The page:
• Oh and yeah, since I’m mentioning diversity Finns are mostly white. Go figure… but they’re VERY open to other cultures.
  • Cars drive VERY slowly and are HYPER aware of pedestrians at crosswalks. Probably the most pedestrian-friendly city I’ve ever been in.
  • I’m also about 95% sure that in the entire 3 days I was in Finland I was the only person to J-Walk or to cross when there was a “don’t walk” sign up.
    • I’m told Finns are very patient when I started crossing and realized my group waited on the curb.
  • The sun sets at 3:30 and it’s dark by 5PM. Like dark dark. Not getting dark, but dark. Confused the heck out of me.
  • I was told that this is the worst time if year to come. Rainy and wet and cold, but not pretty snow. I can attest to that weather. I was fine in a light spring jacket, but I do wish I brought light gloves.
  • Many people mentioned how honest Finns were. Both Finns and someone I met from Cambodia who’s been living in Finland for a number of years.
    • I asked how he likes it and he said he loves it because it’s safe and because he didn’t have to work as hard at school as he did in Cambodia… :)
  • It’s interesting to hear local stories of education
    • I heard a few stories while here that kids as young as 7 are taught creative thinking. One example is 7-year-olds are broken into groups and given a question like “why do things die” to discuss and try to “solve” on their own. Then they present their findings to the class. The thought is to teach critical thinking and also make sure that students know that not everything has a yes-no answer.
    • I also heard the opposite. One parent expressed concern that there isn’t enough testing and as a parent he wants to know how his children are doing in school and so he wants testing to start earlier.
    • Apparently when they do start testing (around age 12 I think he said) it’s pretty fascinating. Children CHOOSE which level of math test they want (presumably with parents?). Easy. Medium. or Hard. Very cool… I think? Fascinating either way.
    • Another fun parent conversation I had was with a Portuguese living in Germany. He mentioned that in Portugal EVERY parent is a helicopter parent these days, which is different from when he was young and almost set a park on fire… but how Germany is all about teaching independence.
      • One example he gave is the first week of school parents are NOT allowed to drive their kids into school for any reason. They need to walk, or bike or whatever. After that parents *can* drive kids in but apparently there’s a stigma about it. He said the other day he had a doctor’s appointment and offered to give his kids a ride in, they asked to be dropped off around the corner from the school because they didn’t want to be seen getting a ride in.
    • Another Finn shared how she took a couple of years off before getting her degree and doing a thesis and it felt sort of silly to her. There was a “format” she had to follow and a certain word-count to hit and having worked in the real world she knew that more than half of her thesis was a waste of time and just checking off checkboxes.
    • Other people mentioned that they have similar problems with college grads that we have in the state, which is College teaches them how to follow rules, not create things.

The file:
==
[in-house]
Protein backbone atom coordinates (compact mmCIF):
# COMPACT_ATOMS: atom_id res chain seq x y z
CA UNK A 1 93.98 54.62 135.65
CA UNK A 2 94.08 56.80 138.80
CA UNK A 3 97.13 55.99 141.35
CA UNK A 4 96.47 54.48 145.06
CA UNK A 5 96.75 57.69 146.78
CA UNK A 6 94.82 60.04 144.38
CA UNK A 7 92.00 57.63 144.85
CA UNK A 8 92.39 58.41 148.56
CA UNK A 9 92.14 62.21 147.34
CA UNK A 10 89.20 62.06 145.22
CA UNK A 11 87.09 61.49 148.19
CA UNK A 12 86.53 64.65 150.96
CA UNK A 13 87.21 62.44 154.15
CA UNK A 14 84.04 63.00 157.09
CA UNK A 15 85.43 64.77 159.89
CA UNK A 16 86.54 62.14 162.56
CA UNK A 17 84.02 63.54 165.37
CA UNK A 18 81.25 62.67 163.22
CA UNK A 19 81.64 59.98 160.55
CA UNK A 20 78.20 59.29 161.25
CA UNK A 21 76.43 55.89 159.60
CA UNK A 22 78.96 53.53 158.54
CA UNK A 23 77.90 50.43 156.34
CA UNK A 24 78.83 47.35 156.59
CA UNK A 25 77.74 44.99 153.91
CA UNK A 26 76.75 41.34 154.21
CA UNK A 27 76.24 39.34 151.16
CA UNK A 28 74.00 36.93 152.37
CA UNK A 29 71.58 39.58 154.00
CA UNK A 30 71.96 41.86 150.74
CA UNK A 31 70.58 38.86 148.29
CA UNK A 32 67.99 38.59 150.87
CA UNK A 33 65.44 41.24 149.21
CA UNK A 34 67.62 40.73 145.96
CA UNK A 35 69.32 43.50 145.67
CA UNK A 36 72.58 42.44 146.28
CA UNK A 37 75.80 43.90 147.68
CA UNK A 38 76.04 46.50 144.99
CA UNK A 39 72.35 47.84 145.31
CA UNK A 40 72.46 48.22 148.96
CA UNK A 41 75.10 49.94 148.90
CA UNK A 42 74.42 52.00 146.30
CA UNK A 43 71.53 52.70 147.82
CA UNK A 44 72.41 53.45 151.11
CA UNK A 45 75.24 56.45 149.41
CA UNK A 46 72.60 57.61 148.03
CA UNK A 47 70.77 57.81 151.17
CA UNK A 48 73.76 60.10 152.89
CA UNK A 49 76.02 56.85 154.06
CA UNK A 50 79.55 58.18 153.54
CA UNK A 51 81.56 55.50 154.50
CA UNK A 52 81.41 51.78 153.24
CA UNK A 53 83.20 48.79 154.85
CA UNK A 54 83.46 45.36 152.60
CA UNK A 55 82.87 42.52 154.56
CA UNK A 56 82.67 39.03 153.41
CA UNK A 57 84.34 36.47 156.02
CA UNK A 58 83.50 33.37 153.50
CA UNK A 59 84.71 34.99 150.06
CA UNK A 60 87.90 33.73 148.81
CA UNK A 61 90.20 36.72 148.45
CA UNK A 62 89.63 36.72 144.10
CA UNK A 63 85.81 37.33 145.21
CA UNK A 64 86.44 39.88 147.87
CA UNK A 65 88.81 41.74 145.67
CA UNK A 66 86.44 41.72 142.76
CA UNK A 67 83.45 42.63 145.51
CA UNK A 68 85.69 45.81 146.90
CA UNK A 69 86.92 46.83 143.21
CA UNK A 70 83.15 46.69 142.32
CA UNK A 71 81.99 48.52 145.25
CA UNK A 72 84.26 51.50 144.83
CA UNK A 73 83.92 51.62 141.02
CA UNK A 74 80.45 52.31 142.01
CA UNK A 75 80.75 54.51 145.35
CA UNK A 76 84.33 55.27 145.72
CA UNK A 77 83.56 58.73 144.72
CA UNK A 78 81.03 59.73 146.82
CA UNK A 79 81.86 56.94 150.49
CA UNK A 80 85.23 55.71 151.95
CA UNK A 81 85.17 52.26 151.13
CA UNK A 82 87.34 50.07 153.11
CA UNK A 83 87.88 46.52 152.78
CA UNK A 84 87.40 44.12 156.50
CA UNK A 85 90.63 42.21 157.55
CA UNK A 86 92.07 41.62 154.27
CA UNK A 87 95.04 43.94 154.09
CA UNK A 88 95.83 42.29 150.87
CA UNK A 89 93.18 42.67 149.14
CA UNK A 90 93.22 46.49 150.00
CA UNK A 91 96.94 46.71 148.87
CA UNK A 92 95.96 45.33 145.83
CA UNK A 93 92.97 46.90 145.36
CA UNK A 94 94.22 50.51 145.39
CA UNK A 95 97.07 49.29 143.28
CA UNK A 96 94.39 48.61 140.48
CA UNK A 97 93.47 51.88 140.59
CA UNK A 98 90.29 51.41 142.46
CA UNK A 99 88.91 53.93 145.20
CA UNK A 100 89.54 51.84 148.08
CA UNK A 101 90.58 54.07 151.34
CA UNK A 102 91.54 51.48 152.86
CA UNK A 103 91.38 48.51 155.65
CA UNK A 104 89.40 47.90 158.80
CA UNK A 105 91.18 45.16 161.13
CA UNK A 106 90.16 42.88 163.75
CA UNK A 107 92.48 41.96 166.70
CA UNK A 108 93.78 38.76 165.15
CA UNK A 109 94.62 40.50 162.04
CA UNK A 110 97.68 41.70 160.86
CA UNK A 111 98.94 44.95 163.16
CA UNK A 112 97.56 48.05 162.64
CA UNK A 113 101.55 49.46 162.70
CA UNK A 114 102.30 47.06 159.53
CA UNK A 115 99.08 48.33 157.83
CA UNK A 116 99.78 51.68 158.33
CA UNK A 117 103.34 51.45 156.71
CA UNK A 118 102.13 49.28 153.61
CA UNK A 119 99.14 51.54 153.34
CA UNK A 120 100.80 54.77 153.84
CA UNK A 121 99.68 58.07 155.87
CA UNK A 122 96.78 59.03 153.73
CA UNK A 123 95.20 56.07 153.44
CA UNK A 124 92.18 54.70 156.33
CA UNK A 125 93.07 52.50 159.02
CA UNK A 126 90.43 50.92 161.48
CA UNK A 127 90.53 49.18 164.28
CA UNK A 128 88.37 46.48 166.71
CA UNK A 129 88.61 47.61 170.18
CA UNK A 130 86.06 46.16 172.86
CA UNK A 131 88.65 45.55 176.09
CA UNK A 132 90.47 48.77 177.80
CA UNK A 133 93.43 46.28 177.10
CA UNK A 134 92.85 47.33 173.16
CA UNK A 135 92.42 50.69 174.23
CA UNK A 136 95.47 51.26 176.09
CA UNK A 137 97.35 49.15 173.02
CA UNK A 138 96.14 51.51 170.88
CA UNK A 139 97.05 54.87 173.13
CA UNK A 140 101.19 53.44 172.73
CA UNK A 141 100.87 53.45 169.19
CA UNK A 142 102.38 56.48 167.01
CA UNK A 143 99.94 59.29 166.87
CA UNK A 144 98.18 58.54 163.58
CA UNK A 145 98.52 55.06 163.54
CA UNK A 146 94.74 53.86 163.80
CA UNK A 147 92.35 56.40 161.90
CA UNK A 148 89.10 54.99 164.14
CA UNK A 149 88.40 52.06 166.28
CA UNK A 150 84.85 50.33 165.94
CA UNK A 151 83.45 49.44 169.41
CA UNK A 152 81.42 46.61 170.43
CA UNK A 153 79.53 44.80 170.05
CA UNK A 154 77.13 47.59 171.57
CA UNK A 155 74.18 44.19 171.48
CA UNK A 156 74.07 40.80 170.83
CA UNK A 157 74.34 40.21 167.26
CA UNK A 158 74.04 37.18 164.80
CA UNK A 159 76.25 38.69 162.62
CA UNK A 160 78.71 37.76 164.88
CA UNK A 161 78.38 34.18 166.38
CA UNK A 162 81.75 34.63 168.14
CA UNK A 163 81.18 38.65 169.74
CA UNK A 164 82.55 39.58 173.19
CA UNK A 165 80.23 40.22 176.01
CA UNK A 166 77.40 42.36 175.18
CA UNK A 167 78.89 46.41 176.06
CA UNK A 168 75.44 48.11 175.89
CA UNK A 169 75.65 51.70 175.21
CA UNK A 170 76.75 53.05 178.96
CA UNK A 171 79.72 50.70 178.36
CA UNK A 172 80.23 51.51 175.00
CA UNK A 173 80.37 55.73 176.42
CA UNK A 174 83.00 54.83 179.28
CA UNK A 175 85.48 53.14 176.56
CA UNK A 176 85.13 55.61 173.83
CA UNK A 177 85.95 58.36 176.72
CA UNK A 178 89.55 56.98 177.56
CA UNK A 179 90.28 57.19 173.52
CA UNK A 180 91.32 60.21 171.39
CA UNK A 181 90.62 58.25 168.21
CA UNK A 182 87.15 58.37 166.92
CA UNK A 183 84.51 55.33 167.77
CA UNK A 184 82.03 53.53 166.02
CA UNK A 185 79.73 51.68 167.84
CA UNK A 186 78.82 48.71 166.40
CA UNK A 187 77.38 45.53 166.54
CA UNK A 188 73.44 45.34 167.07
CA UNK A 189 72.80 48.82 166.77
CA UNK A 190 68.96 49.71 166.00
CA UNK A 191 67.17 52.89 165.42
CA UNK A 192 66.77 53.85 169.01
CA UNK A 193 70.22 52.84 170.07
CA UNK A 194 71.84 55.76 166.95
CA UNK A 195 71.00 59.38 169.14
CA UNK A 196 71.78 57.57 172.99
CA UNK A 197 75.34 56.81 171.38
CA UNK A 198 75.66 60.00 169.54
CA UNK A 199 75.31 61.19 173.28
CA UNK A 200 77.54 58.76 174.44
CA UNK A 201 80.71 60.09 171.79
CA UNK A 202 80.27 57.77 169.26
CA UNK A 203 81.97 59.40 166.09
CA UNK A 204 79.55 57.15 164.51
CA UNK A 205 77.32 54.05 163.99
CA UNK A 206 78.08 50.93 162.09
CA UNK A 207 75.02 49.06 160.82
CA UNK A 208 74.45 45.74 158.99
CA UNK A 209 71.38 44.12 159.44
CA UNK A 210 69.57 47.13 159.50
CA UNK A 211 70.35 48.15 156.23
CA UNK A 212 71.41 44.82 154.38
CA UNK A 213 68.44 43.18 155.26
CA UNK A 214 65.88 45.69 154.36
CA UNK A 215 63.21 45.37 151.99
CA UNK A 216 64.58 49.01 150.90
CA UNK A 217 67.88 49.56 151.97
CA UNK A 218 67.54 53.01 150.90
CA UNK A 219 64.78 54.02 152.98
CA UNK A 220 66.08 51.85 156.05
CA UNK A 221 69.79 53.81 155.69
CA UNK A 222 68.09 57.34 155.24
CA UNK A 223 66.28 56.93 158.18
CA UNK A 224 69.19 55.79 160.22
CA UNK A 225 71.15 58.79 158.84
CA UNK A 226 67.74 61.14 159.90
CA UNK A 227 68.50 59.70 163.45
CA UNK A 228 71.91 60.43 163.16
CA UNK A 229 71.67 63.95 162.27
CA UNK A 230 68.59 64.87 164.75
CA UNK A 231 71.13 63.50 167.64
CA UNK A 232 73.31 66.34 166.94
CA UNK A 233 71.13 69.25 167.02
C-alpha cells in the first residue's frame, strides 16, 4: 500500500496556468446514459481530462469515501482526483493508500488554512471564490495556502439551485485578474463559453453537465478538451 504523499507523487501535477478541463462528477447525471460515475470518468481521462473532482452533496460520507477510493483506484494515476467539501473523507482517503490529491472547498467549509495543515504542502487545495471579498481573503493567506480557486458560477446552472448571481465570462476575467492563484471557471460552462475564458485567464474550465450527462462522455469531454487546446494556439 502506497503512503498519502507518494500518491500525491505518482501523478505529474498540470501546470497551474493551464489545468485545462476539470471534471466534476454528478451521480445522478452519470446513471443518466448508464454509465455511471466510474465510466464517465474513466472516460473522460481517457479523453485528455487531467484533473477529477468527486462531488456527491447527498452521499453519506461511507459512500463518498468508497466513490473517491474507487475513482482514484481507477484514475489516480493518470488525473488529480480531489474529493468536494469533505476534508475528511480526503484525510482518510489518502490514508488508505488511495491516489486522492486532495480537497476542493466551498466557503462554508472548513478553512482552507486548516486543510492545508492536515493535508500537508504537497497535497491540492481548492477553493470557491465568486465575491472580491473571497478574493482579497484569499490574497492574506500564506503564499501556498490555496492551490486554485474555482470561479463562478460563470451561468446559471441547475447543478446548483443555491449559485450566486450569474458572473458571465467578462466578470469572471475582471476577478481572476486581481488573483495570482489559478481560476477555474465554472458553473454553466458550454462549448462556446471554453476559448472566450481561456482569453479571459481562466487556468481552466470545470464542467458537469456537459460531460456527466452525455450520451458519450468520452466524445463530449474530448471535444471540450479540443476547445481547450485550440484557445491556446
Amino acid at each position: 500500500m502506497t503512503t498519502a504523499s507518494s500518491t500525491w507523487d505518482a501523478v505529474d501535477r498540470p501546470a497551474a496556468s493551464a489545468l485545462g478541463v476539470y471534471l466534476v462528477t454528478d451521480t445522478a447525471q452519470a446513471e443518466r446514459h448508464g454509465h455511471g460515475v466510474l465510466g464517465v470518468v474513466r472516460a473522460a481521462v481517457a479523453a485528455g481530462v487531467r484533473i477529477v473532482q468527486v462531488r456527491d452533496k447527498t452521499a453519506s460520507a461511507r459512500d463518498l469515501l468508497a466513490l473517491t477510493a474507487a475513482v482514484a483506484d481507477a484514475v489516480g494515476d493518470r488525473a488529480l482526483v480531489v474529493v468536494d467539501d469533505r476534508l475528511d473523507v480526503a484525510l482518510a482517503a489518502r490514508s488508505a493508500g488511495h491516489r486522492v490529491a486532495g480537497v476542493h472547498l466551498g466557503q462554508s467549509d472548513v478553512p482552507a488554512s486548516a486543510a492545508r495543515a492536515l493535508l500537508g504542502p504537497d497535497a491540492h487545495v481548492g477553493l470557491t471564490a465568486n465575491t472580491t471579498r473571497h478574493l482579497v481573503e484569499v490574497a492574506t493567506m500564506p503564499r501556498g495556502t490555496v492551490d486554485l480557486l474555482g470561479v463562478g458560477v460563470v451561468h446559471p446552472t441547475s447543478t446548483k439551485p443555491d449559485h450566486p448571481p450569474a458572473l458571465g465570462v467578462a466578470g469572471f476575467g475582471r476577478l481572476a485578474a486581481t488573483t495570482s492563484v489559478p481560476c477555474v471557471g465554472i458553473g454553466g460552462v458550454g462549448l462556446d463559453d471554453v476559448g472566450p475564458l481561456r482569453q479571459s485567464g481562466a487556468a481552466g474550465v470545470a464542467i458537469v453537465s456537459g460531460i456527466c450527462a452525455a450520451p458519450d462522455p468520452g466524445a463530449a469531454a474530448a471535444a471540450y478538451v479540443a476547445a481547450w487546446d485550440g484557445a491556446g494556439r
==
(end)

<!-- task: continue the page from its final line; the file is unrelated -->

• Lots of died blond hair. What’s super interesting is many young people had GREY hair. As in it was died so blond it was grey. This wasn’t just one or two people, it was a lot, like a style. A couple of times I literally thought the person in front of me was 70 from the back but were in their 20s or 30s (crap I’m now old enough I can’t tell the difference between those two).
  • In terms of the city… honestly I didn’t see much.
    • IMG_1520
      Helsinki Airport’s code is HEL. This is an ad for their public transportation. Get it? Welcome to Hel? Oh never mind I thought it was funny.

      Between meetings, the conference, the pre-conference party and the after-party I was only out and about for a few hours. What I saw as very pleasant. Holiday decorations were going up. The Restaurant day was so much fun I wished I could have stayed for another day or two. The architecture is renaissance-formal on the outside and Scandinavian on the inside (think Ikea).

    • The showers a HOT. I guess it’s a cold country but I’m confident I could hard-boil an egg in 15m with the hot water in the shower turned up half way.In terms of the city of Helsinki… honestly I didn’t see much.
    • IMG_1525
      Cool subway tunnels. Clean. Empty. Awesome stone walls.

      The underground feels almost fake. Like DisneyWorld. I mean I KNOW I’m underground but everything is so clean and new looking that I feel like I’m in a set… but a fairly sparsely populated one. Unlike most cities Helsinki’s infrastructure seems like it could VERY COMFORTABLY support 3-4 times their current occupancy rate. I don’t know what the housing/real estate situation is, I’m just speaking of public transportation and public spaces and roads. Or maybe that’s what a city *should* be like, not stretched to the max? I don’t know, interesting…

Over all this gives Helsinki has a very small city feel. Safe. Comfortable. Plenty of amenities. People, but still private space. I think someone told me something like half of the people in Finland live in Helsinki and apparently people from the country don’t like driving in the city (despite the SUPER-wide roads and surprisingly polite and calm traffic on fairly empty streets). Public transportation is great. Everyone is super friendly and nice. There’s a huge variety of food (it’s not cheep, but still). Their internet is stunningly fast and cheep (opposite of Italy). They’re very technology savvy as a country (more so than the US or Italy) and appreciate technology. People are laid back… and apparently depending on where you are in Finland the sun either never sets in the summer or only sets for 45m.
Excited to come back some day!